Socorro Retana-Márquez, Horacio Hernández, José A. Flores, Minerva Muñoz-Gutiérrez, Gerardo Duarte, Jesús Vielma, Gonzalo Fitz-Rodríguez, Ilda Fernández, Matthieu Keller, José A. Delgadillo


Global consumption of phytoestrogens and their effects have increased both in animals and humans due to the augmented use of legumes in animal diets as well as the increase in vegetarian diets in some human populations. Even though the general opinion and that of clinicians toward phytoestrogens is generally positive, many phytoestrogens are now recognized as endocrine disruptor compounds, capable of interfering with the synthesis, secretion, transport, binding, action or elimination of natural hormones in the body that are responsible for reproduction. The effects of phytoestrogens mainly depend on the type, amount and plant species ingested. These compounds are found widely in a variety of plants and fodder, and can have adverse effects mainly on the reproductive tract in most animal species. Many phytoestrogens can act as estrogenic agonists or antagonists, and their effects can vary from infertility to an estrogenic over-response, thus increasing secretions in the reproductive tract and disrupting animal behavior. Presently, there is still a lack of knowledge on this subject, and the effects on reproductive parameters of estrogenic forage in animal production systems are unknown. Therefore, it is necessary to continue research in order to elucidate the effects of phytoestrogens, the doses at which effects are seen, the species, the disruptive or beneficial effects, as well as the mechanisms of action involved. This review focuses on the effects of phytoestrogens in the reproductive physiology of livestock and human, as well as the knowledge obtained from research in animal models.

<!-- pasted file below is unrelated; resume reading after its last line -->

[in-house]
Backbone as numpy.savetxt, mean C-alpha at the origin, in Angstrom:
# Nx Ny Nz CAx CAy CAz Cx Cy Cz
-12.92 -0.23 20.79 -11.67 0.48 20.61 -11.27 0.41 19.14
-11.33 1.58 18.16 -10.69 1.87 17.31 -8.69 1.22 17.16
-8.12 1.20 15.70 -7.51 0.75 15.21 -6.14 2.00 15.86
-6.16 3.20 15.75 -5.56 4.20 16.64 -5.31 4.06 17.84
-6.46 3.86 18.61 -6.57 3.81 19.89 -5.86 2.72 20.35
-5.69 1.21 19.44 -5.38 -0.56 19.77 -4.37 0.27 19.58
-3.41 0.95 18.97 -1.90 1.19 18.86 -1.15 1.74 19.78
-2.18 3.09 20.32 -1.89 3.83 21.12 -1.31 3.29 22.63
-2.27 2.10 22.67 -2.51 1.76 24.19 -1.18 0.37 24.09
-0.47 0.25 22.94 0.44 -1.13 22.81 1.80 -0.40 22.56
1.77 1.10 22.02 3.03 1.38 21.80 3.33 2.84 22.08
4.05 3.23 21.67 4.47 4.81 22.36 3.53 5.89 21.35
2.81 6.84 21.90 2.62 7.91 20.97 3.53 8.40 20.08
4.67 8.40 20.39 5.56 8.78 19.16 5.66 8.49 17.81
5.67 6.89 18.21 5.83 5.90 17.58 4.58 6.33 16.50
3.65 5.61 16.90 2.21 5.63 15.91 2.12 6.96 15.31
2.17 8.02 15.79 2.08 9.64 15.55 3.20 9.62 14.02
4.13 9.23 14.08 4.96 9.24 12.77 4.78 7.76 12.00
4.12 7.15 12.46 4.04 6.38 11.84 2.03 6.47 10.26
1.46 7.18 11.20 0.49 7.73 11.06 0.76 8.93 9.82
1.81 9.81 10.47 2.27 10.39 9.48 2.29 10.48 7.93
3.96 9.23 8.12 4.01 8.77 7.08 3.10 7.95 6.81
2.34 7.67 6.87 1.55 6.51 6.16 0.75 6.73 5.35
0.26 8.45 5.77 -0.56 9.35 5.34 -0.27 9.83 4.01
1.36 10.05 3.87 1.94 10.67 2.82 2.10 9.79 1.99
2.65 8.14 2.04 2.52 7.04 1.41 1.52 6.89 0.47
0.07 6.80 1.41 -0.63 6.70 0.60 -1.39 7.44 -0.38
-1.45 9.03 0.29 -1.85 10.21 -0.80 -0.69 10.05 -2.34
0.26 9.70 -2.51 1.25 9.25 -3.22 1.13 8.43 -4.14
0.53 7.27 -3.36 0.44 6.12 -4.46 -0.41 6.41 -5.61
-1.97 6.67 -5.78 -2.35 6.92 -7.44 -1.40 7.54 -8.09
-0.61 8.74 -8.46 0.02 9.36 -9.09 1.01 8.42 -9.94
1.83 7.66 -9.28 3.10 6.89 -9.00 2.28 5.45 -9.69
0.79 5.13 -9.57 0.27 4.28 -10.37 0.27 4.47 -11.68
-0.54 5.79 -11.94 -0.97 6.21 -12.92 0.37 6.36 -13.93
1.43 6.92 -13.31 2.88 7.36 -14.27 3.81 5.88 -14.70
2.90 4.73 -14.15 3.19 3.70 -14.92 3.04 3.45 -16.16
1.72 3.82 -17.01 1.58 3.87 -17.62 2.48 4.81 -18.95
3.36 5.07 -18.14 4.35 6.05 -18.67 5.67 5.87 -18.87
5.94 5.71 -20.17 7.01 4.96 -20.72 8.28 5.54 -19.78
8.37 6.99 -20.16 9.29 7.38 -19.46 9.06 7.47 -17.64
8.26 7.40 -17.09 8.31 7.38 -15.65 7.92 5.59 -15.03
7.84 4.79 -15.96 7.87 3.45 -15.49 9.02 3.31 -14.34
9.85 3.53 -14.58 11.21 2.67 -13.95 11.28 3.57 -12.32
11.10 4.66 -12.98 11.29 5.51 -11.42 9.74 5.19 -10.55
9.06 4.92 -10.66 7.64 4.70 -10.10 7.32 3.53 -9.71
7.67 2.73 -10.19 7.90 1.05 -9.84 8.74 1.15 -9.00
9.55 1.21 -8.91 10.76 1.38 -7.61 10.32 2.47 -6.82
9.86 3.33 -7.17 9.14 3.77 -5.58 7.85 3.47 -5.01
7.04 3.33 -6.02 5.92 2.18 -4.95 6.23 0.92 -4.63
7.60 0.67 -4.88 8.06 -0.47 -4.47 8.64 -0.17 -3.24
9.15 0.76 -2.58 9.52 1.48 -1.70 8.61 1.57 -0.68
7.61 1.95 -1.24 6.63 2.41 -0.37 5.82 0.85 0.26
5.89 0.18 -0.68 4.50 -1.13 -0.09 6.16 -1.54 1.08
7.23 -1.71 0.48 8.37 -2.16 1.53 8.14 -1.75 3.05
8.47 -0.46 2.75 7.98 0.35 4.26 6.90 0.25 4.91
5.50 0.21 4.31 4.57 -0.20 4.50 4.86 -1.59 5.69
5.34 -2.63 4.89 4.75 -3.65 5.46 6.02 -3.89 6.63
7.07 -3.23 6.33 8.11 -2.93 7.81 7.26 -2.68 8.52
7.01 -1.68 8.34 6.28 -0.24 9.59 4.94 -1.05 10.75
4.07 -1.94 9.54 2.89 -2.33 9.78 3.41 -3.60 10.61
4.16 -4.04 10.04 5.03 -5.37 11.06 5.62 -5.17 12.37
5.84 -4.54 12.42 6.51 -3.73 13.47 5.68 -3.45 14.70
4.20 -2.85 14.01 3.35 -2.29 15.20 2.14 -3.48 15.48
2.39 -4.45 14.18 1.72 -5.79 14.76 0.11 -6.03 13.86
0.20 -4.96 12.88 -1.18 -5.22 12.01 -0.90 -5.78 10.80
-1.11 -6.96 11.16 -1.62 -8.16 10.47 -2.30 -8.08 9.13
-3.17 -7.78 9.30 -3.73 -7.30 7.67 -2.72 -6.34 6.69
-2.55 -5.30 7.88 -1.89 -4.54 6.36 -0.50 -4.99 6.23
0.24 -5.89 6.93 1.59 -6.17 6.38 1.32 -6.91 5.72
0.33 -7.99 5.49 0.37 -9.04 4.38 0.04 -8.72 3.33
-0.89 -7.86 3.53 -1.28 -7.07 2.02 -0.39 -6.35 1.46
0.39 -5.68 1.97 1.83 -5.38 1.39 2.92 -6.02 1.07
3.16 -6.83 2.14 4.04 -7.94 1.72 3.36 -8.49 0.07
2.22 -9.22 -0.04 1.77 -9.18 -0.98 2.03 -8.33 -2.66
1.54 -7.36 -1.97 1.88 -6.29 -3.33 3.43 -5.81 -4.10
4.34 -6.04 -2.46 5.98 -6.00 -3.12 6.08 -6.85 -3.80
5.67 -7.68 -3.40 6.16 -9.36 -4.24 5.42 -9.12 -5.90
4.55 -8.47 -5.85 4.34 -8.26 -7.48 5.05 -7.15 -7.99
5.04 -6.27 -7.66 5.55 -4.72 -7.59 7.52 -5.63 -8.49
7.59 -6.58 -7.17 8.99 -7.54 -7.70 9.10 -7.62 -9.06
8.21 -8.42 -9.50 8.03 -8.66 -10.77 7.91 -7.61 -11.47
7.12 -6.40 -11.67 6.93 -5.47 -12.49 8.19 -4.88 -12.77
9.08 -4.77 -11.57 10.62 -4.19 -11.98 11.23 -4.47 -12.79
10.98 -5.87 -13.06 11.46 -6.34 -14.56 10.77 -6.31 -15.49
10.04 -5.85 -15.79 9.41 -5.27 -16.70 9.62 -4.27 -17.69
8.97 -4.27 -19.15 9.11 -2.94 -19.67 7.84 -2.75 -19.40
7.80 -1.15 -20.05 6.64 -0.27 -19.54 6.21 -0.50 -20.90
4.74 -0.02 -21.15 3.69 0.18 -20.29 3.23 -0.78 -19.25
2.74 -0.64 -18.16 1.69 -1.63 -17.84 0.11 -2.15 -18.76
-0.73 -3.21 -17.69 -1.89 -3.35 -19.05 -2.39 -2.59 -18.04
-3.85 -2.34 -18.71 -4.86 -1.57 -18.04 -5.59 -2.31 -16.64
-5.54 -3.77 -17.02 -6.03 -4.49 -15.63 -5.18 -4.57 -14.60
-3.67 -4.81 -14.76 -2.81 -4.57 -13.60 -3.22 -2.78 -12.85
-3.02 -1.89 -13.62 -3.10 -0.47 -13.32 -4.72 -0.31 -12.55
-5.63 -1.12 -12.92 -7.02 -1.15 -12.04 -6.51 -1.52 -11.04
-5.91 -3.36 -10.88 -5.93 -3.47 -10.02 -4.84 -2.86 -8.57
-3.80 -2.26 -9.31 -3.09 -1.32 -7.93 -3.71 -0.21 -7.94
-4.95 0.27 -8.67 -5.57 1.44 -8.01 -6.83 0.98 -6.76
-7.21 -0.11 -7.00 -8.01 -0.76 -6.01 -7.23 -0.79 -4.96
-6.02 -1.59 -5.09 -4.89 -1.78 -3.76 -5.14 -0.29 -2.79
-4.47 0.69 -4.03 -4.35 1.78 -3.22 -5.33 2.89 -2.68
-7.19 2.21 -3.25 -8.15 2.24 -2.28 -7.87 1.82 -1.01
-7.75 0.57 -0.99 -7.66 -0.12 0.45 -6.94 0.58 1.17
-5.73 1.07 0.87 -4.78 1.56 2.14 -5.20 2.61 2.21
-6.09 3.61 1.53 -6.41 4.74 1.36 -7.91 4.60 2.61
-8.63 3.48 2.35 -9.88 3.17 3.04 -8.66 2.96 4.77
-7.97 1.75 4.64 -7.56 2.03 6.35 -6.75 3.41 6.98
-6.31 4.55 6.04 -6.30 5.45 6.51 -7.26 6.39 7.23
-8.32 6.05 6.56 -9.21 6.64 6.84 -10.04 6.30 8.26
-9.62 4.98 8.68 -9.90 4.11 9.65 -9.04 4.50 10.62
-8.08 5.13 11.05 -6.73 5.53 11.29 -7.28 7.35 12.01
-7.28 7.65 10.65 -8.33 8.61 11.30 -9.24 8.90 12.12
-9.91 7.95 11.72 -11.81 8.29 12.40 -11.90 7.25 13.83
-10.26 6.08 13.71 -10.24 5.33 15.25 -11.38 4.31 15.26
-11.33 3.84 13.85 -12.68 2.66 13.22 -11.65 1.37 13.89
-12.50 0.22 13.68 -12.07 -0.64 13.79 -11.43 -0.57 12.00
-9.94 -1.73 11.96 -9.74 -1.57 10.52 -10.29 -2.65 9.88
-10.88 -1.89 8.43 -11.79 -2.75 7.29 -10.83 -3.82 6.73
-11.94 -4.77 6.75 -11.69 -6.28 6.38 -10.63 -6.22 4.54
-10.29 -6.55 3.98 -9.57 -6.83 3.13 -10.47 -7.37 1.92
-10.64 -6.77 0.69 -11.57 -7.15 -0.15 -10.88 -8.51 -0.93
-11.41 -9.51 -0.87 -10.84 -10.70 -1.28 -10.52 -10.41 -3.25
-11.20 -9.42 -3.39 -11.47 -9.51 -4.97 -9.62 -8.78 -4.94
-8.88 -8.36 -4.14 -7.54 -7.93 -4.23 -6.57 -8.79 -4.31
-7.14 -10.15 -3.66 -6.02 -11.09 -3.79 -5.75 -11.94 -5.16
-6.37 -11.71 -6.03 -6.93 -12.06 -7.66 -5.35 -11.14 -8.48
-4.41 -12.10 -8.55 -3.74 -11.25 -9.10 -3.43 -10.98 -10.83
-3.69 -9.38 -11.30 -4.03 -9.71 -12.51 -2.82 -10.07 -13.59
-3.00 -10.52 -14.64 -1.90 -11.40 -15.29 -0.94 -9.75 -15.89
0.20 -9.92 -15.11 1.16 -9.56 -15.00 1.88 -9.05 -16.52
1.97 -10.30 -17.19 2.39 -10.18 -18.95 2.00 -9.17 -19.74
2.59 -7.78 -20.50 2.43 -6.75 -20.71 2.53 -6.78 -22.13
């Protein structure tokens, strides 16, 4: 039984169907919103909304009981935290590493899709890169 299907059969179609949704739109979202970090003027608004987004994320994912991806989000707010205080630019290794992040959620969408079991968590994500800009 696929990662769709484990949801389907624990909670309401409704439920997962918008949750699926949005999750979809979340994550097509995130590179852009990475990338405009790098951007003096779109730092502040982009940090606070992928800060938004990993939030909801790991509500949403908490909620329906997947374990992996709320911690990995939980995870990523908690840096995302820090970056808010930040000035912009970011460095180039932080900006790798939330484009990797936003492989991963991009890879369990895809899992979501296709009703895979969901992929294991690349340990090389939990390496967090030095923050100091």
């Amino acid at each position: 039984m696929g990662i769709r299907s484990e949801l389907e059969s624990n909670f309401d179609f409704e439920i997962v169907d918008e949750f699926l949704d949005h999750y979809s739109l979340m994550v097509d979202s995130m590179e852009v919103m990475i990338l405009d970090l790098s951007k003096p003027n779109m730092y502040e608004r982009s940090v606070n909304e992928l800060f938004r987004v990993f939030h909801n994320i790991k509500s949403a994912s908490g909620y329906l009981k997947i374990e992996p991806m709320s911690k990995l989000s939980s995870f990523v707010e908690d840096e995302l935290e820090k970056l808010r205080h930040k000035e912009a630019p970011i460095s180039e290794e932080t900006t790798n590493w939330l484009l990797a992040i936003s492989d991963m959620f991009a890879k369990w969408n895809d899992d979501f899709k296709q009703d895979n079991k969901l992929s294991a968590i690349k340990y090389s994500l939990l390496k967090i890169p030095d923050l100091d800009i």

Phytoestrogens, animal reproduction, estrogens, estrogenic agonists, estrogenic antagonists, estrogen receptors, endocrine disruptors.

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URN: http://www.revista.ccba.uady.mx/urn:ISSN:1870-0462-tsaes.v15iS1.1308

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